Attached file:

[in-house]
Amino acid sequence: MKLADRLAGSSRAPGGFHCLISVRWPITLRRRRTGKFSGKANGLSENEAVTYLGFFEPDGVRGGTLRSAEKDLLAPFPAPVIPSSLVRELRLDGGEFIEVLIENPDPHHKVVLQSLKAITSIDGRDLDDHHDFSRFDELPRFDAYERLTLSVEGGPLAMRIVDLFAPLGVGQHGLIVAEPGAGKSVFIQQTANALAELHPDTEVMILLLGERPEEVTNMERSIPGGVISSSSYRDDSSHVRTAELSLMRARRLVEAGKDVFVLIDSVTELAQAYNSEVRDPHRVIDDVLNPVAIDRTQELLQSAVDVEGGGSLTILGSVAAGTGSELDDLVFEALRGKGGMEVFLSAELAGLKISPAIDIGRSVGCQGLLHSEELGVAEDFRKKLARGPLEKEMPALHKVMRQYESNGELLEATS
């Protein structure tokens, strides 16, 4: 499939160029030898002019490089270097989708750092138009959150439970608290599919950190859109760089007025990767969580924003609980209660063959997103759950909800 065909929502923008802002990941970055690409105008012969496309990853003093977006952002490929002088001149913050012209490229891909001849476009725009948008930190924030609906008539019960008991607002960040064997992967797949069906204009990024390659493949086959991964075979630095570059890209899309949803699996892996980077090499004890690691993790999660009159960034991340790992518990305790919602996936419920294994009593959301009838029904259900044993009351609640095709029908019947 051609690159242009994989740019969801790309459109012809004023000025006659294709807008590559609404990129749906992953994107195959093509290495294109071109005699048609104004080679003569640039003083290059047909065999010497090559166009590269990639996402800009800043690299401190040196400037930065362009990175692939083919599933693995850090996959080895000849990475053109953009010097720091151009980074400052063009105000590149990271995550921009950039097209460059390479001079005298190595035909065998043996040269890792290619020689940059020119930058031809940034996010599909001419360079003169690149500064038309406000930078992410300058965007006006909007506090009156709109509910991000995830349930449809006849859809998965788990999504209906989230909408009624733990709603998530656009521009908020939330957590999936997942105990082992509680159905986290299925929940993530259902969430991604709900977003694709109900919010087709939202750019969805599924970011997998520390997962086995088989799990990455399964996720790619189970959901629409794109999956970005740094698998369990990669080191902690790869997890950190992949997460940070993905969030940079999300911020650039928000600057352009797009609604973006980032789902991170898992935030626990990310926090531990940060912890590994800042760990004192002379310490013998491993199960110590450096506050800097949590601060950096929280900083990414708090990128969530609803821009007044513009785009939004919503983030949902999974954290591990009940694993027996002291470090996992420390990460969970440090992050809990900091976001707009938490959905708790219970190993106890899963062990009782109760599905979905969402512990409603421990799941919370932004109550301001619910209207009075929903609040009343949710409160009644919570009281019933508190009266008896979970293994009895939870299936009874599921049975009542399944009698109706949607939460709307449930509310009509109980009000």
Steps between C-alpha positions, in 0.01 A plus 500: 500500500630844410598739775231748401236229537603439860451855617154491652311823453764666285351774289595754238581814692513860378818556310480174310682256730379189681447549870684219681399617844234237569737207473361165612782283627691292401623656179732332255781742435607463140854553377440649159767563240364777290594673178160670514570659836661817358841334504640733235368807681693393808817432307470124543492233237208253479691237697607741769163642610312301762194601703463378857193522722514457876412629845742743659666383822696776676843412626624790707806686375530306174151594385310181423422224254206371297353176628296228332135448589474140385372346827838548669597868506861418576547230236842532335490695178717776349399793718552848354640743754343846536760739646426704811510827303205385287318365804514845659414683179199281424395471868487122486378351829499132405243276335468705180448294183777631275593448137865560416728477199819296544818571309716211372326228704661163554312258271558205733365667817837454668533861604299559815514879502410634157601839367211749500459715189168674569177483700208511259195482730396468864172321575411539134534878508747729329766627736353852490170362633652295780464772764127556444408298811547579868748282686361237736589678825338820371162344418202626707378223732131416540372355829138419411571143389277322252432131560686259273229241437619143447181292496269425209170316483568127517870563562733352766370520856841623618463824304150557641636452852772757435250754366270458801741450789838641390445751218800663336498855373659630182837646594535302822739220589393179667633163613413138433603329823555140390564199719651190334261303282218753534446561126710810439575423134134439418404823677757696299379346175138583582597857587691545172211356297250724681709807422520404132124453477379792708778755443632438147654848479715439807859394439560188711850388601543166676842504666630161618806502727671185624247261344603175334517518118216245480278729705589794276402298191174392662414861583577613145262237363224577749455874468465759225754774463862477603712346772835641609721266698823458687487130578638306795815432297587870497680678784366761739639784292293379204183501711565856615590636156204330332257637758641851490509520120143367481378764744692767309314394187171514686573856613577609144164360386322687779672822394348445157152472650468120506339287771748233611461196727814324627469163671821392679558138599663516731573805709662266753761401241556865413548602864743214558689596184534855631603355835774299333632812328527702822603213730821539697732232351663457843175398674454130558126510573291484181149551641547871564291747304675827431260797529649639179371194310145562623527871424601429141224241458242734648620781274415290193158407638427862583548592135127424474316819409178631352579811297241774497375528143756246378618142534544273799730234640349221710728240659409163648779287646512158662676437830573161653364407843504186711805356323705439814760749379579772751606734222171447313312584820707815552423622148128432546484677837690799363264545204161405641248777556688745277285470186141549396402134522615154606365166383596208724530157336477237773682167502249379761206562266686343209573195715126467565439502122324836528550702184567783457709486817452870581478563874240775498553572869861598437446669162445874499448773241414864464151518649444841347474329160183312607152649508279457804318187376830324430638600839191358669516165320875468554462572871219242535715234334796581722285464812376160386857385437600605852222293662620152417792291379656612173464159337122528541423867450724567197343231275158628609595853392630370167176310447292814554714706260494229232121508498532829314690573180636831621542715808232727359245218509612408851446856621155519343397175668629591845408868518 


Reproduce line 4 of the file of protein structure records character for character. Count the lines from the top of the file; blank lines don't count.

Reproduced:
Steps between C-alpha positions, in 0.01 A plus 500: 500500500630844410598739775231748401236229537603439860451855617154491652311823453764666285351774289595754238581814692513860378818556310480174310682256730379189681447549870684219681399617844234237569737207473361165612782283627691292401623656179732332255781742435607463140854553377440649159767563240364777290594673178160670514570659836661817358841334504640733235368807681693393808817432307470124543492233237208253479691237697607741769163642610312301762194601703463378857193522722514457876412629845742743659666383822696776676843412626624790707806686375530306174151594385310181423422224254206371297353176628296228332135448589474140385372346827838548669597868506861418576547230236842532335490695178717776349399793718552848354640743754343846536760739646426704811510827303205385287318365804514845659414683179199281424395471868487122486378351829499132405243276335468705180448294183777631275593448137865560416728477199819296544818571309716211372326228704661163554312258271558205733365667817837454668533861604299559815514879502410634157601839367211749500459715189168674569177483700208511259195482730396468864172321575411539134534878508747729329766627736353852490170362633652295780464772764127556444408298811547579868748282686361237736589678825338820371162344418202626707378223732131416540372355829138419411571143389277322252432131560686259273229241437619143447181292496269425209170316483568127517870563562733352766370520856841623618463824304150557641636452852772757435250754366270458801741450789838641390445751218800663336498855373659630182837646594535302822739220589393179667633163613413138433603329823555140390564199719651190334261303282218753534446561126710810439575423134134439418404823677757696299379346175138583582597857587691545172211356297250724681709807422520404132124453477379792708778755443632438147654848479715439807859394439560188711850388601543166676842504666630161618806502727671185624247261344603175334517518118216245480278729705589794276402298191174392662414861583577613145262237363224577749455874468465759225754774463862477603712346772835641609721266698823458687487130578638306795815432297587870497680678784366761739639784292293379204183501711565856615590636156204330332257637758641851490509520120143367481378764744692767309314394187171514686573856613577609144164360386322687779672822394348445157152472650468120506339287771748233611461196727814324627469163671821392679558138599663516731573805709662266753761401241556865413548602864743214558689596184534855631603355835774299333632812328527702822603213730821539697732232351663457843175398674454130558126510573291484181149551641547871564291747304675827431260797529649639179371194310145562623527871424601429141224241458242734648620781274415290193158407638427862583548592135127424474316819409178631352579811297241774497375528143756246378618142534544273799730234640349221710728240659409163648779287646512158662676437830573161653364407843504186711805356323705439814760749379579772751606734222171447313312584820707815552423622148128432546484677837690799363264545204161405641248777556688745277285470186141549396402134522615154606365166383596208724530157336477237773682167502249379761206562266686343209573195715126467565439502122324836528550702184567783457709486817452870581478563874240775498553572869861598437446669162445874499448773241414864464151518649444841347474329160183312607152649508279457804318187376830324430638600839191358669516165320875468554462572871219242535715234334796581722285464812376160386857385437600605852222293662620152417792291379656612173464159337122528541423867450724567197343231275158628609595853392630370167176310447292814554714706260494229232121508498532829314690573180636831621542715808232727359245218509612408851446856621155519343397175668629591845408868518 